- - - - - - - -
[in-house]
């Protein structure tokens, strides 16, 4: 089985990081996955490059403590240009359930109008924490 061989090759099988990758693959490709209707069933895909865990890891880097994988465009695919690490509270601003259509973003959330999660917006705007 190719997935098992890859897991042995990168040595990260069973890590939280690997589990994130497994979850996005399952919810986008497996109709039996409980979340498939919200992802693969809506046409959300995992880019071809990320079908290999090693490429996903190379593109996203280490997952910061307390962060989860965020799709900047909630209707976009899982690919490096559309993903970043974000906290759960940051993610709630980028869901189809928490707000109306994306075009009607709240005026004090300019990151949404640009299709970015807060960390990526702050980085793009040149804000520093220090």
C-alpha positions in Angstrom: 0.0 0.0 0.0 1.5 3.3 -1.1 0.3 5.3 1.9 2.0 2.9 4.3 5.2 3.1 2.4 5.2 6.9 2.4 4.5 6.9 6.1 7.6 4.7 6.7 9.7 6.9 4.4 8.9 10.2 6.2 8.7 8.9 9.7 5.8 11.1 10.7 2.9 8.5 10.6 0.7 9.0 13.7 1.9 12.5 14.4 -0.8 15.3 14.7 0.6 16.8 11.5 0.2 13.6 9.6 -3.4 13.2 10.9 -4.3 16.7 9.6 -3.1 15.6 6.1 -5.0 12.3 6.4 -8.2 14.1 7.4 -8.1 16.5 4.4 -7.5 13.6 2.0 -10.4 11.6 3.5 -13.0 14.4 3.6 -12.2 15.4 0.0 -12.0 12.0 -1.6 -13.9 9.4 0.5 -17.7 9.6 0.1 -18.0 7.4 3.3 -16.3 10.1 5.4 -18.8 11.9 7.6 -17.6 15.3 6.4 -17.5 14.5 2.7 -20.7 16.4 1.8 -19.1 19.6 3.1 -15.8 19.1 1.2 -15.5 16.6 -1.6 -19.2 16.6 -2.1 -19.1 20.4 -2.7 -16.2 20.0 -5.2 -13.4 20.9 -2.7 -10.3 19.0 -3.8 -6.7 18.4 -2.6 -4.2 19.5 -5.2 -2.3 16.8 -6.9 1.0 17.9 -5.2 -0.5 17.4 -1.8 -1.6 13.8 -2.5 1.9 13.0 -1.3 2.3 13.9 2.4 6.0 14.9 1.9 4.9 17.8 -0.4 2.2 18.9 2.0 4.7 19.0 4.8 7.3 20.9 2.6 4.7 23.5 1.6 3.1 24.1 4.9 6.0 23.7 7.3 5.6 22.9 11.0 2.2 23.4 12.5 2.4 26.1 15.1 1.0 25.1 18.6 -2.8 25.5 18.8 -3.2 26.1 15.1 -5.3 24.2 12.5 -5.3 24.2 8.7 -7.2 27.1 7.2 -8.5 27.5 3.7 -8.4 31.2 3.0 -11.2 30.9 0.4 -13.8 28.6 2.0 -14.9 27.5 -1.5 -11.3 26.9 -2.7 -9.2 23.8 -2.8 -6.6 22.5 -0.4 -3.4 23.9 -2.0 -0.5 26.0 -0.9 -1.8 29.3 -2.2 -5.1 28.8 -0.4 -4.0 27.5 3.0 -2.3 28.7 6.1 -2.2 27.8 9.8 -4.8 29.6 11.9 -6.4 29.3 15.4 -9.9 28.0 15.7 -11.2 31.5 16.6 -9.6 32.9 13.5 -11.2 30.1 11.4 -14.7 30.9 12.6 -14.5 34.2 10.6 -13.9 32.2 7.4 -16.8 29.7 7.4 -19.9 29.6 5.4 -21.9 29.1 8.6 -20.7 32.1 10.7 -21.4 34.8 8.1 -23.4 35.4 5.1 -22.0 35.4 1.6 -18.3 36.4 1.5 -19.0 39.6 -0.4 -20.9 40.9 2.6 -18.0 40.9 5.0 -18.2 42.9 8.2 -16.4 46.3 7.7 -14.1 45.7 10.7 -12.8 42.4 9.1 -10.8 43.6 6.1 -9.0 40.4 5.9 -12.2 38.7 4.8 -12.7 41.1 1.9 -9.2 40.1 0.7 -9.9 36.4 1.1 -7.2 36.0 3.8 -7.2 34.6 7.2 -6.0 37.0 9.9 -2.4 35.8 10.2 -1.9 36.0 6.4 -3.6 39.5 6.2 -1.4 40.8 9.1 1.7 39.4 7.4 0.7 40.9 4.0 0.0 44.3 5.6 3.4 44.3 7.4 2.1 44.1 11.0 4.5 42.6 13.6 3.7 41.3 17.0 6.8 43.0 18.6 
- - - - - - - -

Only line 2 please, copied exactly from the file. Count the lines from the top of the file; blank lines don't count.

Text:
């Protein structure tokens, strides 16, 4: 089985990081996955490059403590240009359930109008924490 061989090759099988990758693959490709209707069933895909865990890891880097994988465009695919690490509270601003259509973003959330999660917006705007 190719997935098992890859897991042995990168040595990260069973890590939280690997589990994130497994979850996005399952919810986008497996109709039996409980979340498939919200992802693969809506046409959300995992880019071809990320079908290999090693490429996903190379593109996203280490997952910061307390962060989860965020799709900047909630209707976009899982690919490096559309993903970043974000906290759960940051993610709630980028869901189809928490707000109306994306075009009607709240005026004090300019990151949404640009299709970015807060960390990526702050980085793009040149804000520093220090």